Tuesday, April 15, 2014

Fish or Cut Bait

One of the favorite tropes of my Republican colleagues in the Montana legislature is that the Obama administration, working through the nefarious EPA, is waging a “War on Coal.”   Dealing with this rhetoric, which I have done in previous posts, is getting a little tedious, but Sen. Fred Thomas’ most recent broadside in this so-called war is so absurdly ill-founded that it really requires a response.

In a recent column in the Missoulian, Thomas goes after the EPA’s carbon emission standards for new coal fired power plants. Among other things, he claims that the EPA, evidently in cahoots with unnamed environmental groups, has imposed these standards to “end coal development.” The result, he claims, will be that no new coal fired power plants will be built, resulting in the loss of “hundreds of thousands of jobs supported by the American coal industry.” The price Americans pay for electricity will go through the roof. The diversity of our energy supply portfolio will decline. And there will be an “immediate cessation” in the development of new carbon emission technology by an industry that has achieved “dramatic reductions” in pollution without goading from the EPA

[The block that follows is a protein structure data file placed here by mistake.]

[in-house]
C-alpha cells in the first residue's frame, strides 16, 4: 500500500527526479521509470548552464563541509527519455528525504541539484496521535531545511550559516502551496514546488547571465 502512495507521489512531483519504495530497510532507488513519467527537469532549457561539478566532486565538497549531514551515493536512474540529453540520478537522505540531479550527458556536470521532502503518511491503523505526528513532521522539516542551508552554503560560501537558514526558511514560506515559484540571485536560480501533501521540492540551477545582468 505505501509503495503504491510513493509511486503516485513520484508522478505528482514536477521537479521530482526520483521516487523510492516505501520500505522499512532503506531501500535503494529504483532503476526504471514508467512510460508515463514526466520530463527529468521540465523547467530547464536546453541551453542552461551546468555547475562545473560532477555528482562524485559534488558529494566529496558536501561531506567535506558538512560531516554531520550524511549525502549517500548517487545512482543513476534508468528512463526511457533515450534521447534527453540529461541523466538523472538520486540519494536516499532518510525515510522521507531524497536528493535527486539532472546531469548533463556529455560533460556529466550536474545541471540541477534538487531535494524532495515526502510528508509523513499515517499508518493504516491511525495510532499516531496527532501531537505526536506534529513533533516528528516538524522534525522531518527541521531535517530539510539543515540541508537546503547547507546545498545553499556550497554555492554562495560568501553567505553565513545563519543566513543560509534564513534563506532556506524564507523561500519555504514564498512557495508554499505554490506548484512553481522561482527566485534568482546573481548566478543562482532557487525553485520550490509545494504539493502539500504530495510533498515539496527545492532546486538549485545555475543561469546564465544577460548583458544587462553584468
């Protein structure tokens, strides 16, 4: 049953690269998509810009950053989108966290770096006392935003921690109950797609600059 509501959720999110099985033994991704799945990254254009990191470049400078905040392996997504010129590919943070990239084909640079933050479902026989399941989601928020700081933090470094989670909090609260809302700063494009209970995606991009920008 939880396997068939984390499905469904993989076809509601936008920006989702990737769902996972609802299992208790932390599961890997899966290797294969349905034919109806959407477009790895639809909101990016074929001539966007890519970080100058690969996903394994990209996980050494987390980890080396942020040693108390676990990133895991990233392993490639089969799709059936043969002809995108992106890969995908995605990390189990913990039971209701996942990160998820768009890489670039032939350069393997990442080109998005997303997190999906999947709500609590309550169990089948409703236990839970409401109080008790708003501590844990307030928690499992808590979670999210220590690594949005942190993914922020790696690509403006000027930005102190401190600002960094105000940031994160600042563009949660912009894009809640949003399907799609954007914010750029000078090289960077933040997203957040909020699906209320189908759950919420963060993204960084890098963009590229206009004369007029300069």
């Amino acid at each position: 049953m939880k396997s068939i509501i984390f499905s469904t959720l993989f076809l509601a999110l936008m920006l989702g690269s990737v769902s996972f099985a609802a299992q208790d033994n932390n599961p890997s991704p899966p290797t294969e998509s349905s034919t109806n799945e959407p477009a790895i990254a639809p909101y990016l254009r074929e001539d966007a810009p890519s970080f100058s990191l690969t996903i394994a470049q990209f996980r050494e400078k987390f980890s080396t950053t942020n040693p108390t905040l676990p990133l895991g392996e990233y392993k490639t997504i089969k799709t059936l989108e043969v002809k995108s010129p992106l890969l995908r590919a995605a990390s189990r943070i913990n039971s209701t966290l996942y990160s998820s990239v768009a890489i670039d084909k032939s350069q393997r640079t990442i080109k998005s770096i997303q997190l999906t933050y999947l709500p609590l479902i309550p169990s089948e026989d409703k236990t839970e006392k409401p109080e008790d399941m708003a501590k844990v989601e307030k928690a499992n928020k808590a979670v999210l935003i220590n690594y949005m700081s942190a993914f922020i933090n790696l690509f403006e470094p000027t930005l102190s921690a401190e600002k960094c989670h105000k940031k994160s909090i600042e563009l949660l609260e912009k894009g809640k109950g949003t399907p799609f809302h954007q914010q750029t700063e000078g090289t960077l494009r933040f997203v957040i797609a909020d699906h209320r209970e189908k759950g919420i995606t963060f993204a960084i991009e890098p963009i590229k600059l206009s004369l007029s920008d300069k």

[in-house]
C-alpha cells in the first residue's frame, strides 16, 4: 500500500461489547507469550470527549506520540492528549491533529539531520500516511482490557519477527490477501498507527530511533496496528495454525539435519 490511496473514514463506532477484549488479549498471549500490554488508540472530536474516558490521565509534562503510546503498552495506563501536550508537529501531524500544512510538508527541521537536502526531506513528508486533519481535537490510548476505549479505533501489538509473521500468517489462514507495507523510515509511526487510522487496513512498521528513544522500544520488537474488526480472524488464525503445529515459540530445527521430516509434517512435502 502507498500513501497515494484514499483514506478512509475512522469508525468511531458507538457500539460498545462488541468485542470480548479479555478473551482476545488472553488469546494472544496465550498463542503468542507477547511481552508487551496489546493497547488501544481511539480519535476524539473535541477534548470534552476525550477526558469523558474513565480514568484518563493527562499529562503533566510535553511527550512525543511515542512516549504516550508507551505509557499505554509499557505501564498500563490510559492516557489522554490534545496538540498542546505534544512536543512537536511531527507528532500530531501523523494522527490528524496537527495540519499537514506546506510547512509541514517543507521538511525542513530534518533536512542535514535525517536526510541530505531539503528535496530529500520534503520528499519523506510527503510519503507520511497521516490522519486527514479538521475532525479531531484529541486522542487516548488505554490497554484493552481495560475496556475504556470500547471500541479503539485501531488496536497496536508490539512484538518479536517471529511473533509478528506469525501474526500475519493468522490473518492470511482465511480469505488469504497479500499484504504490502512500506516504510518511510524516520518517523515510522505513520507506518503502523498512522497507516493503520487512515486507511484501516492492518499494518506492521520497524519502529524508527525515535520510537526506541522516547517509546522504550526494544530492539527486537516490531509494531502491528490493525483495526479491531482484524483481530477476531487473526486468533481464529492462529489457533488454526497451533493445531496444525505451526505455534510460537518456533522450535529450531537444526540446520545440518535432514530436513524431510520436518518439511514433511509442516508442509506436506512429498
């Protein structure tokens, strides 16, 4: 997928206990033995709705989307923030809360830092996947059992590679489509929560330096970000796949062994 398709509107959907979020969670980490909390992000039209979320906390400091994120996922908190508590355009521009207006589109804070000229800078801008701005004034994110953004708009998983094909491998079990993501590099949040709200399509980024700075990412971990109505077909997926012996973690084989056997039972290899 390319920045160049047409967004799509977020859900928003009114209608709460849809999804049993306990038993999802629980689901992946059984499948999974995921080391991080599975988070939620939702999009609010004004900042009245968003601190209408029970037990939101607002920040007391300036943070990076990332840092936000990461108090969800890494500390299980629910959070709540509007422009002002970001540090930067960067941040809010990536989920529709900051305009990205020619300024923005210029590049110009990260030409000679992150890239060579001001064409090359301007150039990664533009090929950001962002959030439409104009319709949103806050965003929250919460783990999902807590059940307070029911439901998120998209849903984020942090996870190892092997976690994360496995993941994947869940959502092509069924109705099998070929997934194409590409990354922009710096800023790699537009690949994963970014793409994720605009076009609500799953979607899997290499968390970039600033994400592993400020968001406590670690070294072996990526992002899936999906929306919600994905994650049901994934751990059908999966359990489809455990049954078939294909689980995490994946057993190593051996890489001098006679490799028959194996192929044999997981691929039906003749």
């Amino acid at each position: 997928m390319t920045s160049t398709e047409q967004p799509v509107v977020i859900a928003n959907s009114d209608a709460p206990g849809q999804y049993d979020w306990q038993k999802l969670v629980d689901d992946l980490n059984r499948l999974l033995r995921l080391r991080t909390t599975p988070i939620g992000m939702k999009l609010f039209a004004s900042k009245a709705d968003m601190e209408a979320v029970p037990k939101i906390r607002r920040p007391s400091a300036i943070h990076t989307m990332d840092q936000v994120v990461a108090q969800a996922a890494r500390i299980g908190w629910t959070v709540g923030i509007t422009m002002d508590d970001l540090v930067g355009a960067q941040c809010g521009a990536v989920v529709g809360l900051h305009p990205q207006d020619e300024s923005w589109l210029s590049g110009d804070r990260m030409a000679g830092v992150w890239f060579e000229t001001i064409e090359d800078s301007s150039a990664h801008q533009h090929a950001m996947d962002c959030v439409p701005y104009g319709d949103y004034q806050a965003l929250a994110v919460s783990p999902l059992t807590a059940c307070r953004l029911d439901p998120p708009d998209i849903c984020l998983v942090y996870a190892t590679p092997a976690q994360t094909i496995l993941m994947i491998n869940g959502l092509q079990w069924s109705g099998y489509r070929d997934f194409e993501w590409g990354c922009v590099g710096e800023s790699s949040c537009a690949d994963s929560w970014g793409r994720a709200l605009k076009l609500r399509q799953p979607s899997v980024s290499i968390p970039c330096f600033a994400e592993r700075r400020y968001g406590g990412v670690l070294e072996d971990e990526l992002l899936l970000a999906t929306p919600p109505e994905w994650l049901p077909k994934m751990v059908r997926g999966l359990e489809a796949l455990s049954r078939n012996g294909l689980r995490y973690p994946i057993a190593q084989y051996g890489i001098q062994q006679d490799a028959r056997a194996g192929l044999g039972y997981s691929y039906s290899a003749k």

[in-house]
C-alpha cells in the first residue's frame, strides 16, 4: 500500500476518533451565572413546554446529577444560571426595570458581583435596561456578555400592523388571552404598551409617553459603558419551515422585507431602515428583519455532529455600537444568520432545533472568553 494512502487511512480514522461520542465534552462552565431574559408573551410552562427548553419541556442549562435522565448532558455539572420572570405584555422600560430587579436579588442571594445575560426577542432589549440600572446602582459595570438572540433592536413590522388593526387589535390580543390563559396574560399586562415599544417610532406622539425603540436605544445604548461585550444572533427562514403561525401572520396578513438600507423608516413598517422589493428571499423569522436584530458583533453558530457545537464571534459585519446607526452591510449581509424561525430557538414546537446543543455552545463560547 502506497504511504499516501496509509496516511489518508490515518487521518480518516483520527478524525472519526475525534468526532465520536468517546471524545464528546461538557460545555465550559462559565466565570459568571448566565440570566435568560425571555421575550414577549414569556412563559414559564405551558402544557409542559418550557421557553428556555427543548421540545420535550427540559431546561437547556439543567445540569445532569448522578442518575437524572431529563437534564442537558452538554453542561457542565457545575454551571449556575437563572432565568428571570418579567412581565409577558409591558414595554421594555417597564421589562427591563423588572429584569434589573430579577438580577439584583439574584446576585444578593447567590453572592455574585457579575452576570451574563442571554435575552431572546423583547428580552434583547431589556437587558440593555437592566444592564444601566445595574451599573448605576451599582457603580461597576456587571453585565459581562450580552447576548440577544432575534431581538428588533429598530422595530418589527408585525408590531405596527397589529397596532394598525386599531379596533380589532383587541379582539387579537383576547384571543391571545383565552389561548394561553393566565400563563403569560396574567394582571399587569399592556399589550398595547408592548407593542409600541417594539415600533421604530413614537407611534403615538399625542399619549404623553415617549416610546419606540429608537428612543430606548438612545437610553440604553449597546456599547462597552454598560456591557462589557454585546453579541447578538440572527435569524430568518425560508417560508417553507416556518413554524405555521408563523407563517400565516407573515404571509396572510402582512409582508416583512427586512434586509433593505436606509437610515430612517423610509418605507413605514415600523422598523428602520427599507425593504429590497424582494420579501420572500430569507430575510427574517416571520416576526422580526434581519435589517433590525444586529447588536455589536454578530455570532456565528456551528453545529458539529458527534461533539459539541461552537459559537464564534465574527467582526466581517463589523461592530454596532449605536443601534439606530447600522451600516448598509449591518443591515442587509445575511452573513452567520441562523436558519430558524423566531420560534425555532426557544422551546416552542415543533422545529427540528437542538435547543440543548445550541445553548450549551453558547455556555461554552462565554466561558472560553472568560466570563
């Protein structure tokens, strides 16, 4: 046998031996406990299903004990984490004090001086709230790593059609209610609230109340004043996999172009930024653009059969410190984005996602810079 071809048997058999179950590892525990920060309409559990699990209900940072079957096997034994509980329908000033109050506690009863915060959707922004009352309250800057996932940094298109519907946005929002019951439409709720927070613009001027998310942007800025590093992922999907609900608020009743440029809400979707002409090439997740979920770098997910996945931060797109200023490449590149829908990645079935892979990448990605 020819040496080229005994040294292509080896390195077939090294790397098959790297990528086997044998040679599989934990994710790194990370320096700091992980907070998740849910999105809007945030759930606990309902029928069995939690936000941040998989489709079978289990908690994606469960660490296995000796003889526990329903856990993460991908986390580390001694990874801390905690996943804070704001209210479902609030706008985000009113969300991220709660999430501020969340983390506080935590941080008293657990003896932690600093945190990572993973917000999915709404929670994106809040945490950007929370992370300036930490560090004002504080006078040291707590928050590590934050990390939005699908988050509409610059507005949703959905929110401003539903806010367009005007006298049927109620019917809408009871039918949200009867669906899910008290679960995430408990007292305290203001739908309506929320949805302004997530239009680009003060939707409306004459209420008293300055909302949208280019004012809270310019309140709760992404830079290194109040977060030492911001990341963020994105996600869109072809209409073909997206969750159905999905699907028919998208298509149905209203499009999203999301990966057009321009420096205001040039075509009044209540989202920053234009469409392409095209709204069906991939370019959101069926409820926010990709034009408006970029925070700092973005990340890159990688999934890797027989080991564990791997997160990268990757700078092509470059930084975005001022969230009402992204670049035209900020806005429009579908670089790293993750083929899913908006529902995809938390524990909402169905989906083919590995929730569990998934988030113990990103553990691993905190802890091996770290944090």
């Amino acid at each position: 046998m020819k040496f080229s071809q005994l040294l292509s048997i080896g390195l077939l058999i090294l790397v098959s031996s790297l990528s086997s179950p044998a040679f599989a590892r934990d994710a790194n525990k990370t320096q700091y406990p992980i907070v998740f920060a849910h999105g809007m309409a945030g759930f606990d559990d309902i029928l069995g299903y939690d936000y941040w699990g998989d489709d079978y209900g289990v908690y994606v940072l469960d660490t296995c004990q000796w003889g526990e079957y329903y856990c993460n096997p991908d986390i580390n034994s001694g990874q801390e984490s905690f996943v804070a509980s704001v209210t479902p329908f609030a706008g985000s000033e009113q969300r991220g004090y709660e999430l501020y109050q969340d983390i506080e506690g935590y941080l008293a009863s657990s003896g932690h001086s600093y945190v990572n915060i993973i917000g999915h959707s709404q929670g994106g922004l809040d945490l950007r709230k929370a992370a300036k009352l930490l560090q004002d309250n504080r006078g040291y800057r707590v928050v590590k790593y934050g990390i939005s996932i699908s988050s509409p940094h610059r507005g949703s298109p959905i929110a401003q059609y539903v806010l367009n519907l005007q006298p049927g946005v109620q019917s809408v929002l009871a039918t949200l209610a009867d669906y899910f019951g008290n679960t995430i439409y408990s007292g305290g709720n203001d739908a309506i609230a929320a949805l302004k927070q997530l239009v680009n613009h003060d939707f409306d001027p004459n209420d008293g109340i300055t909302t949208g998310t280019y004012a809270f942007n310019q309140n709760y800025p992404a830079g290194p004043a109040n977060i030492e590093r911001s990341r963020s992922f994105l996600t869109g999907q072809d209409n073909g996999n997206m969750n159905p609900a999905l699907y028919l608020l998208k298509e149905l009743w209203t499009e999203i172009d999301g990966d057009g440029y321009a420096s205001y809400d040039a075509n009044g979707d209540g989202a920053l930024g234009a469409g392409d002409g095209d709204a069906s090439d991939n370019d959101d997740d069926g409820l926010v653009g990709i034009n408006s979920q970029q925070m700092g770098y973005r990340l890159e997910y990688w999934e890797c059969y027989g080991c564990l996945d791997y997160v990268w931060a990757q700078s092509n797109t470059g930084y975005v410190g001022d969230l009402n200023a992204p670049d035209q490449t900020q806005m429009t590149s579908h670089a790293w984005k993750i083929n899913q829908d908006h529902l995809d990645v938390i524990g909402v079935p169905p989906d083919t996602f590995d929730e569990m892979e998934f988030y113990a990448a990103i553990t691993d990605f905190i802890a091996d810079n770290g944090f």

It’s hard to know where to begin with this muddle, but let’s give it a try.

As has been noted over and over again, and despite what Thomas thinks, the EPA’s new source carbon standards are not going to block the construction of new coal fired power plants, for one simple reason: even without the standards, nobody is planning to build such plants anyway. Look at the figure below, which is taken from a US Energy Information Administration forecast of where new generating capacity is going to come from for the next 25 years. The little black bars, which can hardly claw their way above the horizontal axis, represent coal’s contribution to that new capacity.  Over the whole period, coal accounts for only three percent of the total, leaving almost all of new electrical generating capacity to come from natural gas and renewables.

Since the EPA standards can’t stop new coal fired power plants from being built if they weren’t going to be built in the first place, the obvious corollary is that the standards are not going to destroy “hundreds of thousands” of coal supported jobs. Of course even if the standards were to prevent new plants from being developed, the effect would simply be to slow the growth of coal supported jobs, not to destroy the jobs that are already in place. So even in the worst case, “hundreds of thousands” of coal supported jobs have never been in jeopardy from the EPA regulations, and Thomas should know that.